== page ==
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Out of Bounds
 

Where do I end and you begin? The question is not as nonsensical as it might appear. When I shake hands with you or take a seat, I do not normally feel I have merged with you or with the chair I am sitting on. Between myself and everything else there are clear boundaries that are coterminous with my body. And yet amputees commonly report they still feel their missing limbs to be part of their bodies. Even more puzzling is the so-called alien hand syndrome in which patients with various neurological impairments report that their hand feels as if it were part of their body but operates outside their conscious control. Neuroscientists have even devised experiments in which subjects were fooled into thinking a rubber hand was their own. All this would suggest that the boundaries between self and other are not in the body but in the mind.

The philosopher Rene Descartes was saying this a long time ago, insisting that thought was the only sure foundation of the self (“I think, therefore I am.”). Descartes did not, of course, have the benefit of the latest neurological research. He would not have known that our bodily sense of self is localized in the posterior superior parietal lobe of the brain, which controls the body’s orientation in three-dimensional space. Nor would he have known that infants enter the world without a clear sense of boundaries between “me” and “not-me” in what developmental psychologist Jean Piaget characterized as a state of “protoplasmic consciousness.”

The distinction Descartes makes between mind and body as a foundation of the self tends to break down in actual practice, even among fully developed adults. How does one account for such psychological anomalies as Cotard’s syndrome, in which the patient may believe he does not exist and avoids the use of the first-person singular pronoun to refer to himself? These individuals can think but, contrary to Descartes’ formulation, they would deny they exist. Descartes was not wrong in dissociating the body from the self, but he may not have gone far enough. “Contrary to what most people believe,” says German philosopher Thomas Metzinger, “nobody has ever been or had a self.”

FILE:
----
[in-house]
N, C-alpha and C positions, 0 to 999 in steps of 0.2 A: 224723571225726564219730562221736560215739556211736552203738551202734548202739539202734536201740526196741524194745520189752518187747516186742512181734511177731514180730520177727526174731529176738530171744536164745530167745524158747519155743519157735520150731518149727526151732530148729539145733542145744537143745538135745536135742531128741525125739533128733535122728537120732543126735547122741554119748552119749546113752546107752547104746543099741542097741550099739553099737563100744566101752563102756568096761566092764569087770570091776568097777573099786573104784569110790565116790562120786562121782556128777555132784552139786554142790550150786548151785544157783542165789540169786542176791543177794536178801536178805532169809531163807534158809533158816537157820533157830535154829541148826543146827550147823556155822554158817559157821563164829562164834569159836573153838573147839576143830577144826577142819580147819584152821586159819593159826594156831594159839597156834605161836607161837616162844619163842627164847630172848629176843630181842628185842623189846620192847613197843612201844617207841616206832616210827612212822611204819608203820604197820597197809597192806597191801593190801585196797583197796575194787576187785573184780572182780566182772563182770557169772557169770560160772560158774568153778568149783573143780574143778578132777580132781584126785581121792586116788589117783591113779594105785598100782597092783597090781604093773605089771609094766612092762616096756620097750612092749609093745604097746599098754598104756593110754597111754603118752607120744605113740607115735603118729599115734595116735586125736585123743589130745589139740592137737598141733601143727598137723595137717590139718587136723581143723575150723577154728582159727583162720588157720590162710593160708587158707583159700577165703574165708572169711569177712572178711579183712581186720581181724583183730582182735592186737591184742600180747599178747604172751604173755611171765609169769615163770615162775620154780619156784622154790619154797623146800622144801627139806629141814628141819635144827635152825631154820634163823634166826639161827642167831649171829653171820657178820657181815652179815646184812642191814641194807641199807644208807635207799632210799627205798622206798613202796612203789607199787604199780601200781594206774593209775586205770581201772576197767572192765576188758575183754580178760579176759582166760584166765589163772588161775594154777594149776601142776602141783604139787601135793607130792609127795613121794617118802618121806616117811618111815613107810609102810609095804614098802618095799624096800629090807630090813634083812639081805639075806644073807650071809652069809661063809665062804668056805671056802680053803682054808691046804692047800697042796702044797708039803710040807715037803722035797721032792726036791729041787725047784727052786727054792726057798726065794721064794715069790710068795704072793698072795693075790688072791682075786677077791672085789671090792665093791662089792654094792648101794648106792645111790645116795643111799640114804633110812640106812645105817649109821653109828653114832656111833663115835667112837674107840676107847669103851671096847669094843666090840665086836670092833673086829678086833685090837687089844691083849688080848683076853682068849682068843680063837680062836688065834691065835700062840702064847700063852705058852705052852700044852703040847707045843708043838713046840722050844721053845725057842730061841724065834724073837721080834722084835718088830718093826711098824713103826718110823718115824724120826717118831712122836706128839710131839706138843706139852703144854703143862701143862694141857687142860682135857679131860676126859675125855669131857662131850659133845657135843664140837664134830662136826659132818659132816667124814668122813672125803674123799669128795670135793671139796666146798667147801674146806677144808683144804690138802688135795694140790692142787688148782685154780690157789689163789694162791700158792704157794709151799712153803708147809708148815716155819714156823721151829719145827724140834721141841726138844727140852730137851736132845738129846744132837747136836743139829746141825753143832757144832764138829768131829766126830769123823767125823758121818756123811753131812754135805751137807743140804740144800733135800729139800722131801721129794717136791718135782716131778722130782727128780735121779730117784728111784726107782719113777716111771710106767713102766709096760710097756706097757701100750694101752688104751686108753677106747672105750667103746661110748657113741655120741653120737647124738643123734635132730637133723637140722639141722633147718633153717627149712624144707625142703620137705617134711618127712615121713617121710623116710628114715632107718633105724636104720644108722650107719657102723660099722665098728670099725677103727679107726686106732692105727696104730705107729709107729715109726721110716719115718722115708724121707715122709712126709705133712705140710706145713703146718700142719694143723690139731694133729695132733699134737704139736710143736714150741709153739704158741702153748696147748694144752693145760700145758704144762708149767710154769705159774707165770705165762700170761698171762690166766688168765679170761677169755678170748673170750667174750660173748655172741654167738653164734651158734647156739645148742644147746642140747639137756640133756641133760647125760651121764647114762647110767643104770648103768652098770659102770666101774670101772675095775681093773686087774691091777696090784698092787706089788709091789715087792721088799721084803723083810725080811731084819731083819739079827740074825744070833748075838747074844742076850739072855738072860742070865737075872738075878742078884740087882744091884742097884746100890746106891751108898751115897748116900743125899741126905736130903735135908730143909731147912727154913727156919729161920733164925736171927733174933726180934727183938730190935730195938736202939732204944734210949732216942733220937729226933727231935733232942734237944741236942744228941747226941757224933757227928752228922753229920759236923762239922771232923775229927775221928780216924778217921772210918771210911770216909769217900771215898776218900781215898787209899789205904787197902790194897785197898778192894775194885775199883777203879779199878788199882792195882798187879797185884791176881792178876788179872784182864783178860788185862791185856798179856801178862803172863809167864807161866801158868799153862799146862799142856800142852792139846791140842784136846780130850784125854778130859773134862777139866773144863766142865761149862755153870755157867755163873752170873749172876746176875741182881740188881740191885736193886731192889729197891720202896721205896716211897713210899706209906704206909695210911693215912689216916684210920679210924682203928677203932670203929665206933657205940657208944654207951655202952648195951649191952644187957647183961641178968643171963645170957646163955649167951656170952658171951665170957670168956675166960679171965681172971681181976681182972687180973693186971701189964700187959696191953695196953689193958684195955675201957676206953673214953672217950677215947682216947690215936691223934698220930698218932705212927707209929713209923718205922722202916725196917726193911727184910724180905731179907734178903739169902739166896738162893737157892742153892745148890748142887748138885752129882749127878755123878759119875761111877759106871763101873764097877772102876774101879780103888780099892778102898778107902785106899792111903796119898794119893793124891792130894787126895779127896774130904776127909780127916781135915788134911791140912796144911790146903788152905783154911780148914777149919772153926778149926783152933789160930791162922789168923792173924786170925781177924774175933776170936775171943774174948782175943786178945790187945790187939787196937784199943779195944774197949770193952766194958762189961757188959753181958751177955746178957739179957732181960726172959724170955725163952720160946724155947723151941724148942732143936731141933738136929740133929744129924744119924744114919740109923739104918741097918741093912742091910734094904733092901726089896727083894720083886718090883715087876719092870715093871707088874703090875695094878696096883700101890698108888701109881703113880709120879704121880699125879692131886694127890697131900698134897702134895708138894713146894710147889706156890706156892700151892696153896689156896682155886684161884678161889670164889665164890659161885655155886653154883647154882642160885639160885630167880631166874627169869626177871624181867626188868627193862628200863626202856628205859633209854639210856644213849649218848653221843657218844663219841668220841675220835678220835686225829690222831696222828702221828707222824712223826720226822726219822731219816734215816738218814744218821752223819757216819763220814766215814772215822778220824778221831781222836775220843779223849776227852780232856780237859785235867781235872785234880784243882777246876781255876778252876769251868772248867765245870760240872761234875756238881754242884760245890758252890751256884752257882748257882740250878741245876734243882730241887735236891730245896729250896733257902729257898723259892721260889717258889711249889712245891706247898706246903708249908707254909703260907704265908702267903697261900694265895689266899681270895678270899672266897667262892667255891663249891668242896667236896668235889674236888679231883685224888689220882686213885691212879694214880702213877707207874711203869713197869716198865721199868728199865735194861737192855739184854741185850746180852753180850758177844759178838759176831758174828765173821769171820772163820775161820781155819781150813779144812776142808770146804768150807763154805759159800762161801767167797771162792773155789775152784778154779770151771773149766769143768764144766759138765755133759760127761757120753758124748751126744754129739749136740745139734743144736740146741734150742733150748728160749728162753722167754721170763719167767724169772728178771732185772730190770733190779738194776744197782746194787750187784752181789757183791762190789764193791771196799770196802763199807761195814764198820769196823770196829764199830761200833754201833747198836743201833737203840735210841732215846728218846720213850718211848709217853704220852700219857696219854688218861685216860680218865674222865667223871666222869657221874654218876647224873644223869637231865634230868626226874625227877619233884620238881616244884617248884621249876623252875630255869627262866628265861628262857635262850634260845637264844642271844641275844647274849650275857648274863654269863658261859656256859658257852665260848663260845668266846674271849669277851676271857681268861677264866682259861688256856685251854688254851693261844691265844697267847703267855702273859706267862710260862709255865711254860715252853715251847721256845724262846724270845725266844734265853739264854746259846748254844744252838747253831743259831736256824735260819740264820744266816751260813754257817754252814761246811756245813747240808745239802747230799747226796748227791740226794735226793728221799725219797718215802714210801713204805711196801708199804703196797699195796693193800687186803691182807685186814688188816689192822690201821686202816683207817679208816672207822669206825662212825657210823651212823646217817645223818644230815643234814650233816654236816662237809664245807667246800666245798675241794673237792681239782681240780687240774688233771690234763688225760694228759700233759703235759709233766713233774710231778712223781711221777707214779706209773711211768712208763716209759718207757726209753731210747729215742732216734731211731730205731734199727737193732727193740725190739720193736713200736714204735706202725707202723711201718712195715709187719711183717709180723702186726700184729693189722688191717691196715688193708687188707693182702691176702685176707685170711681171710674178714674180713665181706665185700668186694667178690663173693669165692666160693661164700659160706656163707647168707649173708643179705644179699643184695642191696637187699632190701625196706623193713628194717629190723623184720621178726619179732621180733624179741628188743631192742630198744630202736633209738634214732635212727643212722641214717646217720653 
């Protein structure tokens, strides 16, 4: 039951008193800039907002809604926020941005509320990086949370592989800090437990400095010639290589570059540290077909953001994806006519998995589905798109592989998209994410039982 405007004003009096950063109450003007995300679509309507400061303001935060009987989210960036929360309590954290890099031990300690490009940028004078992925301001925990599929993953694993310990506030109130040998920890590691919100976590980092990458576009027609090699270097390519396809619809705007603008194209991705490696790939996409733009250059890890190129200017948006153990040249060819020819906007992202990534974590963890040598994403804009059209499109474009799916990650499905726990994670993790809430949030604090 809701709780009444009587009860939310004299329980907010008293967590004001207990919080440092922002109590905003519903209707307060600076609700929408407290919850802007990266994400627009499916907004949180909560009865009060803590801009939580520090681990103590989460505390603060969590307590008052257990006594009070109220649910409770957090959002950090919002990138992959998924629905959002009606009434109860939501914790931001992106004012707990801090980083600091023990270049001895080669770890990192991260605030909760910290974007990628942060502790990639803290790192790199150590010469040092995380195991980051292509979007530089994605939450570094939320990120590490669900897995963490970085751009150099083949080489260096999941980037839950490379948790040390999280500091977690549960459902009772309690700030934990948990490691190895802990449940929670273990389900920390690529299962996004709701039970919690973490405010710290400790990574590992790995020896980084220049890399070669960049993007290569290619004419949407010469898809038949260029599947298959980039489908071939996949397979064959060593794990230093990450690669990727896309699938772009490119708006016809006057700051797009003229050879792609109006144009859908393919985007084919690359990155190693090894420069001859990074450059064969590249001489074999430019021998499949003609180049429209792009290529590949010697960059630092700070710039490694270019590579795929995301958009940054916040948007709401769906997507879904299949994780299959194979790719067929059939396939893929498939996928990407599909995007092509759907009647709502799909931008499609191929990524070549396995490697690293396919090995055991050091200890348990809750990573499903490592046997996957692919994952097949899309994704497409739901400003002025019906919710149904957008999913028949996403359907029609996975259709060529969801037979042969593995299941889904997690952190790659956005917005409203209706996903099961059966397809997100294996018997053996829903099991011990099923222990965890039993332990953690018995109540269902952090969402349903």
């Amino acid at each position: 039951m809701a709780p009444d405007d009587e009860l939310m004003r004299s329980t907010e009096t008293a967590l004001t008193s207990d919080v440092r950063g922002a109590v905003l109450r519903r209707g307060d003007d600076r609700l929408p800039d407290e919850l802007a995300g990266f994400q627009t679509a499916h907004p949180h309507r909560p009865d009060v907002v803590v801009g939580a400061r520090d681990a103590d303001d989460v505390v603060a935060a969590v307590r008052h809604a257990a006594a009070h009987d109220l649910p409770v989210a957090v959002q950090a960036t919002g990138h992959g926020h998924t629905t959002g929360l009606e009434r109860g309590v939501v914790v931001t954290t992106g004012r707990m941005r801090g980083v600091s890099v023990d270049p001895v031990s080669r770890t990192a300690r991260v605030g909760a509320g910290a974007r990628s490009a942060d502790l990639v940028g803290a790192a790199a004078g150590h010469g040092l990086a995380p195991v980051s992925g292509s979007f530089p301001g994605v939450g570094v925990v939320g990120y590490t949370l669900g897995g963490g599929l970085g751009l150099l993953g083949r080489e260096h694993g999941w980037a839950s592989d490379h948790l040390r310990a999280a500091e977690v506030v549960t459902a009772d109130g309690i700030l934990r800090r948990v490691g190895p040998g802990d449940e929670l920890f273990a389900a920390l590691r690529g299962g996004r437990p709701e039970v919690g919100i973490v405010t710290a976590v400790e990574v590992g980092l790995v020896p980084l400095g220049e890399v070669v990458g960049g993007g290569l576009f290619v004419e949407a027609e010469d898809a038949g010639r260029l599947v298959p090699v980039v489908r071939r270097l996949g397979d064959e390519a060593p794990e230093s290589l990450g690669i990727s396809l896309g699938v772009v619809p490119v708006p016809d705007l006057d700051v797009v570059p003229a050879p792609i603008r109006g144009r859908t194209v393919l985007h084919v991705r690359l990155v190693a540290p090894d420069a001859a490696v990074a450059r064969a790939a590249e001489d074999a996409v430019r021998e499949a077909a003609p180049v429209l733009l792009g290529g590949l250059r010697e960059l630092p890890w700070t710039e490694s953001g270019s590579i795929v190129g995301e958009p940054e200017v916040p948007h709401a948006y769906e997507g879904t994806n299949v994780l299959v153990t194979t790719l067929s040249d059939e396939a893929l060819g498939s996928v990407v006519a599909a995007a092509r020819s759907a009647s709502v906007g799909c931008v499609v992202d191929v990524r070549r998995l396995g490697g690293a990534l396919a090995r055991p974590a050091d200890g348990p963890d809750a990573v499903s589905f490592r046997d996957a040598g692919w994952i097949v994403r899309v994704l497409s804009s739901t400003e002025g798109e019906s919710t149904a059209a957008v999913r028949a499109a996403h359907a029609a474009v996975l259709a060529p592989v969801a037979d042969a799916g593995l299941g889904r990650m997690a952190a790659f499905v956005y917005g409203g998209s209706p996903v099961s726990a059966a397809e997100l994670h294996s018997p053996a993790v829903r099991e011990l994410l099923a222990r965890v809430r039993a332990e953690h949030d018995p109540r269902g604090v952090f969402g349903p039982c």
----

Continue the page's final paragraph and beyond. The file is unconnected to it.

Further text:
For those of us who do normally refer to ourselves in the first-person singular, the notion that the self is an illusion may take some getting used to. My body certainly feels like it belongs to me, as do my thoughts. This particular delusion -- if that's what it is -- is close to universal, which suggests there may be some evolutionary advantage to it. Certainly you can see why looking out for Number One may have more survival value than being one with the universe. If I don’t stick up for myself, who will? But that, of course, presumes that I have a self to stick up for, or at least something I can mistake for the real me.

So what are we to make of this “mirage that perceives itself” – cognitive scientist Douglas Hofstadter’s phrase for our peculiar self-conjuring trick? If the self does not, in fact, exist, who exactly is doing the perceiving? According to Thomas Metzinger, nobody. The mind generates its own Matrix-like virtual reality model of the world that comes complete with a virtual model of a self that perceives this world. The illusion is complete and self-contained, something Hindus and Buddhists have been saying for millennia. More recently, the philosopher David Hume called attention to the fact that the mind is full of perceptions but we never actually catch sight of a perceiver. The only tangible evidence we have of a self is some thoughts expressed in the first-person singular. But maybe Descartes got it backward: I don’t think the thought, the thought thinks me.

Thomas Metzinger, The Ego Tunnel: The Science of the Mind and the Myth of the Self

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